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The Quality You Don’t See October 20, 2013

Posted by Jiaqi Wu in Security.

I used to work at a large medical device company as a software engineer. We produced CT scanners, MRI scanners, and a whole host of other medical devices. A medical scanner of that caliber in the right hands can save lives. In the wrong hands, they can be deadly. In this business, one can imagine the stringent processes in which safety of these devices is ensured. Every feature goes through numerous stages of technical design reviews. Every line of code is inspected by hand. Every code commit to CRM is tracked. Once in a while an auditing body comes around and spends months auditing every single piece of activity performed in our development process. It is safe to say that on paper, we were doing everything we possibly could to ensure the safety of our patients. However from the inside, I saw one glaring problem.


At the time I was a very recent college graduate who had only been working in industry for about a year. I was optimistic and excited to receive whatever project I was put on. The features I was working on were isolated. I was essentially a one-man team delivering a small set of features to the user interface of one of our MRI scanners. My job was to write some code for a few different features and commit them to our code base that was going to ship in this next year’s program.


Being a fresh graduate, my skills were varying. I was a quick study, but working alone with only some guidance was a struggle. As deadlines loomed overhead, I realized many of my features were falling behind. Was it my fault? Had school not prepared me for the high pace of the “real world”? To my dismay, we had our program status meeting coming up. Repeatedly in the past weeks, I was confident that I could finish my tasks. I gave a green status despite my slowly growing concerns of the program schedule. I did not want to be the only person holding everybody back. However this week would be the week that I had to admit that things were falling behind. It was a matter of honesty.


To my surprise, as the meeting progressed, it was easy to see that I was not the only one feeling the schedule pressure. Half of the features in the program were all behind schedule. When my turn came, my news was no worse than the last guy. We moved ahead with the meeting and the program manager, slightly flustered, decided to push back our dates. With new relief, I began working away again at my feature.


This may seem like a common trend in project management today. As with any individual, we feel pressure from the one who signs our paychecks every week. My job is to write good code and deliver my features. The program manager’s job is to deliver a program. I am measured by how many features I can deliver. The program manager is also measured by how many features he can deliver as well. The problem is, the program manager is bound only to his or her words. Instantaneous short-term recognition is given when one can give an above average promise. Estimate a 12-month program at 10 months? Add 10% more features this year compared to last year? No problem, “I can give you that”, says the program manager. Then the obligation gets delegated down to the software development managers and ultimately, us.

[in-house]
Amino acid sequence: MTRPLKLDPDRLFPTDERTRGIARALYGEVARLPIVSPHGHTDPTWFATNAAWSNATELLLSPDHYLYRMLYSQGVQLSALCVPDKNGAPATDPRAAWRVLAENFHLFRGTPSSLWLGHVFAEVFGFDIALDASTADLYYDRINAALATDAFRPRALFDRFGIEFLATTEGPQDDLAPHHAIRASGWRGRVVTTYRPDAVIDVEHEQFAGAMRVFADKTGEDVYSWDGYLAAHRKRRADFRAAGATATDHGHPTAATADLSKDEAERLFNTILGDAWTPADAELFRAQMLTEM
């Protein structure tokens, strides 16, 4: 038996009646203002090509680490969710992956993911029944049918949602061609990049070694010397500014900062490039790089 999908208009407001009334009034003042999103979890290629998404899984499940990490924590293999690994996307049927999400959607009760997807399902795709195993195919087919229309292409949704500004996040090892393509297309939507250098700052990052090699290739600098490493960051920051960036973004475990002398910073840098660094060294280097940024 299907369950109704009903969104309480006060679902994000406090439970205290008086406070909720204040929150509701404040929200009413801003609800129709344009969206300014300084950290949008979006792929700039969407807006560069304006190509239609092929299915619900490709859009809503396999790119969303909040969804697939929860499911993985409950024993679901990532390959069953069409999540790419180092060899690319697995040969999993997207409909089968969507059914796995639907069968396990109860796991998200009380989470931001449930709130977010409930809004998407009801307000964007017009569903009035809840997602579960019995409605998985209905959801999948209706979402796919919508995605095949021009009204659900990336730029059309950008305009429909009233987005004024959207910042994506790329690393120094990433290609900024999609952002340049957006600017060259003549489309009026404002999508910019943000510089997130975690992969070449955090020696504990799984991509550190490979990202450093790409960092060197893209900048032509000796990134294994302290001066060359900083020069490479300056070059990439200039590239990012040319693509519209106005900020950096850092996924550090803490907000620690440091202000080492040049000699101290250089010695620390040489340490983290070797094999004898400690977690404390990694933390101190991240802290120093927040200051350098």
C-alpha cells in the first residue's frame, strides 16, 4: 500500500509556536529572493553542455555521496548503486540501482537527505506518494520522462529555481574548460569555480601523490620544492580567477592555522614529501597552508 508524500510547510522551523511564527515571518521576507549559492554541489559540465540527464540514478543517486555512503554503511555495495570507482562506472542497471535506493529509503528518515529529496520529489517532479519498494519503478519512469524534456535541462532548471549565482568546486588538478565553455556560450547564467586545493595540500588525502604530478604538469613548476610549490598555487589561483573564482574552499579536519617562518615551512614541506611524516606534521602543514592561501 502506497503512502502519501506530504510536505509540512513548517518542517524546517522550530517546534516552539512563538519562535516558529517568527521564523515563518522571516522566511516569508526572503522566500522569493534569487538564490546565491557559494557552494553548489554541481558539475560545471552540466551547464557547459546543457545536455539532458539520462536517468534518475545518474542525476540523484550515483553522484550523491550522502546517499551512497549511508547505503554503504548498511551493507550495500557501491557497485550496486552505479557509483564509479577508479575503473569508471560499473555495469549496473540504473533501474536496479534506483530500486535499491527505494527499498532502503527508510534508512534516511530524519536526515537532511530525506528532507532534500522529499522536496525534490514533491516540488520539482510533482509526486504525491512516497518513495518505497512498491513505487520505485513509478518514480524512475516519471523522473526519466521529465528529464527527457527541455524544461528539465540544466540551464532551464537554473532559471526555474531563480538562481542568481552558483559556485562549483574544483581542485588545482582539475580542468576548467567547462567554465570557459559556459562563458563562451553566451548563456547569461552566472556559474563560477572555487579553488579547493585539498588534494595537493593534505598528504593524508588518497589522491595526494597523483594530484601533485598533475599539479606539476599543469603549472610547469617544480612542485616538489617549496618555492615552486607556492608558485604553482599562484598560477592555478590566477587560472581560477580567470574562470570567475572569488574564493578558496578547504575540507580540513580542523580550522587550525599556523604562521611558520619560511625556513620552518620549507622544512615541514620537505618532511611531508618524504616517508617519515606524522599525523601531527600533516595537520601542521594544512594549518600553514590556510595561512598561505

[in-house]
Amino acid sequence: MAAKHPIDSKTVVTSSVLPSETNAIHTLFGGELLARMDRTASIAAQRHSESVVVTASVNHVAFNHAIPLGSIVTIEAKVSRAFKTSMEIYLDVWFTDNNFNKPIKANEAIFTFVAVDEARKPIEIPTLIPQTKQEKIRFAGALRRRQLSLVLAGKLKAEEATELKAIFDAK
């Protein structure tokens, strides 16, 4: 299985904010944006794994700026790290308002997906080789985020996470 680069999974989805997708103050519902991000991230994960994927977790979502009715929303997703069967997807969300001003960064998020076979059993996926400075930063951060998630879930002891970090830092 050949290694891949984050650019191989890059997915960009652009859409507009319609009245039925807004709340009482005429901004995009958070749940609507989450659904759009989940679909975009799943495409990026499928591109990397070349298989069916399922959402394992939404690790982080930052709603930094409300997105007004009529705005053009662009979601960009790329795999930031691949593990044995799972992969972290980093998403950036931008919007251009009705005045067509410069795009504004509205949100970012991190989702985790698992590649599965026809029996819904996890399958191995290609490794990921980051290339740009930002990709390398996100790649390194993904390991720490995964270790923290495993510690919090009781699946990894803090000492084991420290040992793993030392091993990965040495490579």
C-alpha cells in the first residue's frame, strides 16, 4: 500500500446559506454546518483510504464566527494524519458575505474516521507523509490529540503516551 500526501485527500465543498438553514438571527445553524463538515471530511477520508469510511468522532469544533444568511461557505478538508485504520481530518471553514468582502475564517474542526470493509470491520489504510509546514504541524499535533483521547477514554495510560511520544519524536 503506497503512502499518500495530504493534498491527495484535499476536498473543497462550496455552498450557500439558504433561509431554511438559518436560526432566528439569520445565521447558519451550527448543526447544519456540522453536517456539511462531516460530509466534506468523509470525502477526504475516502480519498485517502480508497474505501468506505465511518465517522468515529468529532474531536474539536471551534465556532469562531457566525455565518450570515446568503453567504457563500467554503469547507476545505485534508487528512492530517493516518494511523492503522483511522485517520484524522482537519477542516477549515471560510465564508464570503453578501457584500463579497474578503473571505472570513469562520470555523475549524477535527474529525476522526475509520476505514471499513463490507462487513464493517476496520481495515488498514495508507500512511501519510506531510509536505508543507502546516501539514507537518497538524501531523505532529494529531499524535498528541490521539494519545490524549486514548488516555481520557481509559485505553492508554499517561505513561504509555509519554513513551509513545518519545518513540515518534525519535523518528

In project management, there is the great trifecta which limits project scope: time, money and resources. In this case, if you cut time or add scope, but do not add more money or more resources then your project will lose something. In our case, quality is what will go. I cannot imagine how many times I have seen corners cut in the programs I’ve been through because of tight schedules.


Unfortunately, the software that we develop is not a video game where a small bug can be patched later and we can let crashes here and there slide until then. If there is a problem in our software, somebody could die. This is the real issue in project management today. Projects are driven with the wrong motives. In a large corporation, money, stock prices (aka money), annual reviews (aka money), and promotions (aka money) are what drive projects. When the motivator itself is not directly related to ethics, then ethics will not be the top priority.


Exactly how is this all an ethics issue then? It is quite simple really. If you as a project manager give an unrealistic date for a project or a program, then you are lying. This is an ethical issue just like if I were to cut corners in test cases, skip processes with assumption that I’ve done everything correctly, and other blatant forms of ethics violations. Knowingly committing to dates that you know cannot be met puts patients at risk in this industry.


It really scares to think after seeing the standards where I used to work that a similar mindset probably exists at companies like Boeing, which build aircraft, or firms that build bridges who have tight deadlines and rush to deliver features. I am riding on a plane right now and thinking to myself if the same caliber of program managers that I used to work with were involved in building the operating system on this airplane. I wouldn’t be surprised that the pilot actually has to jiggle the on off switch on a critical device in the air every once in a while to keep it running. As long as it passes all the regulatory bodies, audits, and predefined standards, the product is deemed safe. Oh well, only the surface level success rates matter I guess. How they convince anybody that their products pass inspection is beyond me.



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